Norman attempted to define some new"operations" by "induction". In fact it is usually described as "by analogy". This is a common problem , when a term supposedly rigorous is used synonomously, extending the use of the term, but creating varying degrees of confusion. This is a normal etymological language development, how language grows and murphs, and begs the question: what is the value of logical precision in pragmatic terms?

At one time the term "Numeros" meant quantity, count of magnitude, and arithmos meant figurate magnitude, now we subsume the 2 in a hird concept called "number".

Equally recursion was recognised in the "latin" expression of it, but "iter" or "again" is the subjective latin experience of it. For a long time recursion developed a monstrous reputation of complexity, which iteration did not; so i replace the notion of recursion with iteration.

Similarly Deduction in the early 18th century, and the symbolic logic developed an uneven reputation of infallibility, nd all victorious application, so that much that we hold dear by induction is not readily understood to be arrived at by a slow process of validation by previous results. All seek the fame of deducing that which is new to human insight, but often is just dressed up common sense.

When Benoit Mandelbrot used the most powerful iteration tools men have ever devised to discobrt yjr Mandelbrot set, it was not as you would imagine a straightforward event, but instead it was the most arse over tit, backward and reverse thinking that one could imagine, and it was defined recursively and on vectors, which at the time were thought of as complex numbers.

The point is simply this, Fractals, almost self symmetry, and iteration are the very things my experiential continuum, my "reality" consists in, and yet to get to this simple, everyday pragmatic observation, i have been led down the most convoluted mish mash of utter "nonsense" it has eer been my privilege to experience. But i guess, that to dig away the foundational compacted earth and expose the roots is the most terrifying thought for a system, for how will it survive?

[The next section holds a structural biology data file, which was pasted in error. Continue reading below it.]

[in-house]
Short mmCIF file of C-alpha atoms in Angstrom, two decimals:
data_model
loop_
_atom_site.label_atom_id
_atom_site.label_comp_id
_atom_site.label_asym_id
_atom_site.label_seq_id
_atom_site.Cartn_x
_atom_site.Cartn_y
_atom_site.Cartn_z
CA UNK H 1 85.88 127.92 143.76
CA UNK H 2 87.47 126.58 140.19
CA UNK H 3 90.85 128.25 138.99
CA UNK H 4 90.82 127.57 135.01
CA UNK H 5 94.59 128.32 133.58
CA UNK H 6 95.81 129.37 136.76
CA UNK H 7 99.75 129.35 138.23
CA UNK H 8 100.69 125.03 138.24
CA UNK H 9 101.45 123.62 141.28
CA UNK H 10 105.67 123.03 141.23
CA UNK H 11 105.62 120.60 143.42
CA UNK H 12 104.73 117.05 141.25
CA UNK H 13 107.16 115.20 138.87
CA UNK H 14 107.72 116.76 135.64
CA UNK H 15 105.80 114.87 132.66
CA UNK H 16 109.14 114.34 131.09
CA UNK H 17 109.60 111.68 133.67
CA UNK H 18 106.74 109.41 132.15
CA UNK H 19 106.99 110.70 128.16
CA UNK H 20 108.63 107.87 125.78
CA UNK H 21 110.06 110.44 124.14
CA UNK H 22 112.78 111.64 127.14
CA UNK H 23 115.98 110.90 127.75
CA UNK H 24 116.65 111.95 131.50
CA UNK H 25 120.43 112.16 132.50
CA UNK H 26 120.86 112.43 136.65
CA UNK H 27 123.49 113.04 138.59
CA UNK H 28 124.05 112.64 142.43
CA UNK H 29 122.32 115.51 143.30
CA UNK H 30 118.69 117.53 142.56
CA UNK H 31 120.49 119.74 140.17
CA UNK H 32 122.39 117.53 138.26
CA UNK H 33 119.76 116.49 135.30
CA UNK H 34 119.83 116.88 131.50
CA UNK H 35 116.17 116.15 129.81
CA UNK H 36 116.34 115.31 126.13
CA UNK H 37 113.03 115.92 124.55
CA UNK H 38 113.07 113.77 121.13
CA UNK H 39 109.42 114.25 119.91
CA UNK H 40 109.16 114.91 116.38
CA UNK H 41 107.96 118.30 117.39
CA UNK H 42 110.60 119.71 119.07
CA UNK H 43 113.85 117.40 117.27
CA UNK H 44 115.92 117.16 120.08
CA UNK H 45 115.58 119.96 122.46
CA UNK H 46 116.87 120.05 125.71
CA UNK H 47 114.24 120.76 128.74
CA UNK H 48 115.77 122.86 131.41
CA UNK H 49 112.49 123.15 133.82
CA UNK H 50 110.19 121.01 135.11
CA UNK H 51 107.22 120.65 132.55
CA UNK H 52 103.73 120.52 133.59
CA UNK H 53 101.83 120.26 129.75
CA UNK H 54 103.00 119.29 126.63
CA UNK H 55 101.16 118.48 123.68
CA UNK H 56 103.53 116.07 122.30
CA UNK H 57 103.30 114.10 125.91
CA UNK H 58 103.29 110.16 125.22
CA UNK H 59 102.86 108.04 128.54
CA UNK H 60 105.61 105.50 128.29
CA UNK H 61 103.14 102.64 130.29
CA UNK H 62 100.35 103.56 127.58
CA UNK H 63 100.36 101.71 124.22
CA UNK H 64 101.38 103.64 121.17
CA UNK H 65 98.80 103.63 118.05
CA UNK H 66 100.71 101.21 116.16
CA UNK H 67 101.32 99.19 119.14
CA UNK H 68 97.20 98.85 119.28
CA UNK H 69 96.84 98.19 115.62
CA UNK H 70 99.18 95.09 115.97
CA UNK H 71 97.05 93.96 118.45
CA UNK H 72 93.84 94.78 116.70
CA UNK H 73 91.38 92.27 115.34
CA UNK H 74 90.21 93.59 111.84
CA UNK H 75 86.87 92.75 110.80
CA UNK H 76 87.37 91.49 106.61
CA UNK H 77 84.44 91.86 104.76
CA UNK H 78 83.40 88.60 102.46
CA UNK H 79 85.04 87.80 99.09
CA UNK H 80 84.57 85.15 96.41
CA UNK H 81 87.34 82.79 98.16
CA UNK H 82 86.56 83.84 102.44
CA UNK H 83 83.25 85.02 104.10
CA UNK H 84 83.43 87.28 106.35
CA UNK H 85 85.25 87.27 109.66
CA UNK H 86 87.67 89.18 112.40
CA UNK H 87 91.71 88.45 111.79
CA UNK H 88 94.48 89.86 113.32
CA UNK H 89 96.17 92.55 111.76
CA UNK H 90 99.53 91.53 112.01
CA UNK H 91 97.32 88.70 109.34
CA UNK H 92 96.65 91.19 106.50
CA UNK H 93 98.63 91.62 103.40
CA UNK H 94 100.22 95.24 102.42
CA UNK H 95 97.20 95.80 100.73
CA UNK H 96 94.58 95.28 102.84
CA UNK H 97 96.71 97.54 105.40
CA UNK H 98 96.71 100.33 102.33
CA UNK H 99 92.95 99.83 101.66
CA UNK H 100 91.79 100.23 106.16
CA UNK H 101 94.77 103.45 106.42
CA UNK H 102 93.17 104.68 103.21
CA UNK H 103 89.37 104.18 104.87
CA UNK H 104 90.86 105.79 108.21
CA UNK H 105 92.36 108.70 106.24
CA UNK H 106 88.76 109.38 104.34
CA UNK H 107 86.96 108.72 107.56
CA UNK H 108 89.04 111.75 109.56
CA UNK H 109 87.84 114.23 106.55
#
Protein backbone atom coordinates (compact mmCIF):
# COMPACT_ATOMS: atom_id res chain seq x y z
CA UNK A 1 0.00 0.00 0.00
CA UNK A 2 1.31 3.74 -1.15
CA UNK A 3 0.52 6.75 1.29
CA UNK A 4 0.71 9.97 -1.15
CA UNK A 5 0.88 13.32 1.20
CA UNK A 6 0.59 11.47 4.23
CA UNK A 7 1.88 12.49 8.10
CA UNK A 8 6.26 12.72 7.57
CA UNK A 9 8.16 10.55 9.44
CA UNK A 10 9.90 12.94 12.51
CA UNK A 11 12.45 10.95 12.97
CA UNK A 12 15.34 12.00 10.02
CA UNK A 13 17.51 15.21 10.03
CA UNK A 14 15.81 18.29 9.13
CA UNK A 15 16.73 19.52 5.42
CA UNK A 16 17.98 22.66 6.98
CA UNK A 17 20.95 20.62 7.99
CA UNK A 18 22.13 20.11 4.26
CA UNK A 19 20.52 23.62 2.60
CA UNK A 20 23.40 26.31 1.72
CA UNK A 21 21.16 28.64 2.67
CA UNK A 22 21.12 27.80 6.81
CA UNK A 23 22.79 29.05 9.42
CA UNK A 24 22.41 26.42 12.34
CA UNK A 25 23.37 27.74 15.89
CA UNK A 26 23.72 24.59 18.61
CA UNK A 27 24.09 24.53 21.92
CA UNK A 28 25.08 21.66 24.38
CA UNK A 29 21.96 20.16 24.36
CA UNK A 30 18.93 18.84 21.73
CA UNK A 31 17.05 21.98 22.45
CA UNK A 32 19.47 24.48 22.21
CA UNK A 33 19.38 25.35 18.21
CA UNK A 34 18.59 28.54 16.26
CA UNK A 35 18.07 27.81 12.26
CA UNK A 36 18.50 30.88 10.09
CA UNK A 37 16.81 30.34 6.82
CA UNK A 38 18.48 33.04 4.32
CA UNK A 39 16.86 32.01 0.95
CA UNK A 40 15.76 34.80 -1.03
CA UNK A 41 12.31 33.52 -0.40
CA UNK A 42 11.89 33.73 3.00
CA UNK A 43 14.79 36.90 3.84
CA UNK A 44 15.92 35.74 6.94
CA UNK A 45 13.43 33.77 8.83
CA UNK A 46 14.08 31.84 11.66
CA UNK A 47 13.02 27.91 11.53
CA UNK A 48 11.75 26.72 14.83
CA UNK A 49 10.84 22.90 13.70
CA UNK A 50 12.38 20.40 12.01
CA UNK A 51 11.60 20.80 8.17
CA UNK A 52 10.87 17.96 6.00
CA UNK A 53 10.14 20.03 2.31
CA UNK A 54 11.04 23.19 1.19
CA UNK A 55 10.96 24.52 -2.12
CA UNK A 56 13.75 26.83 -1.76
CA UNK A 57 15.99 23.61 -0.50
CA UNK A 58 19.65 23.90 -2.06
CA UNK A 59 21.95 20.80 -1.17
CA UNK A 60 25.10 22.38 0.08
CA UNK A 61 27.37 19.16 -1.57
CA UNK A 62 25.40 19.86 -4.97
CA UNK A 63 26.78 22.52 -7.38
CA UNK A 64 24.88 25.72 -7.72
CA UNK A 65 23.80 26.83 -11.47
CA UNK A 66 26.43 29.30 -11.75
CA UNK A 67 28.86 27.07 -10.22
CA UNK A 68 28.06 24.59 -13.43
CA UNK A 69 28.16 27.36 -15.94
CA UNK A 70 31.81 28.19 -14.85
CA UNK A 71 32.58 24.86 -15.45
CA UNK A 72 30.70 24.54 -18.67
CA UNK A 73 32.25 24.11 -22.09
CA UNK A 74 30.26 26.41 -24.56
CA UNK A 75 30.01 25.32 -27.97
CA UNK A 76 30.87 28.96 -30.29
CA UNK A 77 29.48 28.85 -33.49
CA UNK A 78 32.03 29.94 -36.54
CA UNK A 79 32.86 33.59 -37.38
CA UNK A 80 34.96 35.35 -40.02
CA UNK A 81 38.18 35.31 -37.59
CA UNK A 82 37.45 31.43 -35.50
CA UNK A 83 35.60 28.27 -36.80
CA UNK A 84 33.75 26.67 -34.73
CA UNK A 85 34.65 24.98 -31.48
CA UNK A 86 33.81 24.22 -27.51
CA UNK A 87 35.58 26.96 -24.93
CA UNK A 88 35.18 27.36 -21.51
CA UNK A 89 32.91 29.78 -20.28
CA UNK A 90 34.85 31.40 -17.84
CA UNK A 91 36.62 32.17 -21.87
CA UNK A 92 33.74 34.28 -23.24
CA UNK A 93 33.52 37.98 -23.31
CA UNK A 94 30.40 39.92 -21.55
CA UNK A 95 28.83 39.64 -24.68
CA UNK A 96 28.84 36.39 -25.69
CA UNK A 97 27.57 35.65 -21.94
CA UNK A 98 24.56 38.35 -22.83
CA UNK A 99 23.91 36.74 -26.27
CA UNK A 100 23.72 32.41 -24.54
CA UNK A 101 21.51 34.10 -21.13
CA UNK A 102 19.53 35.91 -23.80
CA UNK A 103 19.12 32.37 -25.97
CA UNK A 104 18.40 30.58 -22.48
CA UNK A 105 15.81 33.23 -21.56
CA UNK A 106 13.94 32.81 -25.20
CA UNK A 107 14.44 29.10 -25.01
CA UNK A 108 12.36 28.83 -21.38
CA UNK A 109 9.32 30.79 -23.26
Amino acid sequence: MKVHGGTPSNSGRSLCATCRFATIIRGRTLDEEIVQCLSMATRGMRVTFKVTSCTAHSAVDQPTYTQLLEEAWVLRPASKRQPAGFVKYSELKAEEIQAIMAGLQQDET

A system will survive, providing in its iterative scheme it leaves room for seed production, and the seeds of this monstrous plant are ot all survivable. The simplest seed development is likely to be the longest survivor and the generator of new adapted systems. These adaptations will of course develop through iteration and induction. This is my induction.

Z_{n+1} = z^{2}_{n} + Z_{0} for n= 0,1,2,3,4,…; Z_{0} € [-2,0) for example, where n are vectors with direction e'; and e'' + e' = 0 vector so "-" is an abbreviation for e''

One aspect of this fractality is the inevitable tautology at the beginning of the process. This tautology, especially when it is written down has the formal sense of "completeness". But this completeness is not "derived" it is arrived at by trial and error, by tinkering with the notation until it gives the right results.

Deduction can take one only so far. The nature of reality requires oe to take leaps of faith and try different things out until they succeed. This principle is so prevalent it actually occurs in many different disguises: for example, when trying to balance an unstable object. This principle is enshrined in Quantum mechanics as the uncertainty principle, in dynamics as the stability principle, in kinematics as the equilibrium principle, and in mathematic as the convergence principles, and it underpins the abstract notion of continuousness in the very face of these regios of instability of continuum. It is essential for the principle of least action.

Trial and error is the alternative description to an iterative process that tends to the region of least action, greatest stability, final equilibrium, and induction is that validation of achieving that goal once again, every time one looks.

The analogy between induction and iteration is complete, stable and testable…utterly empirical.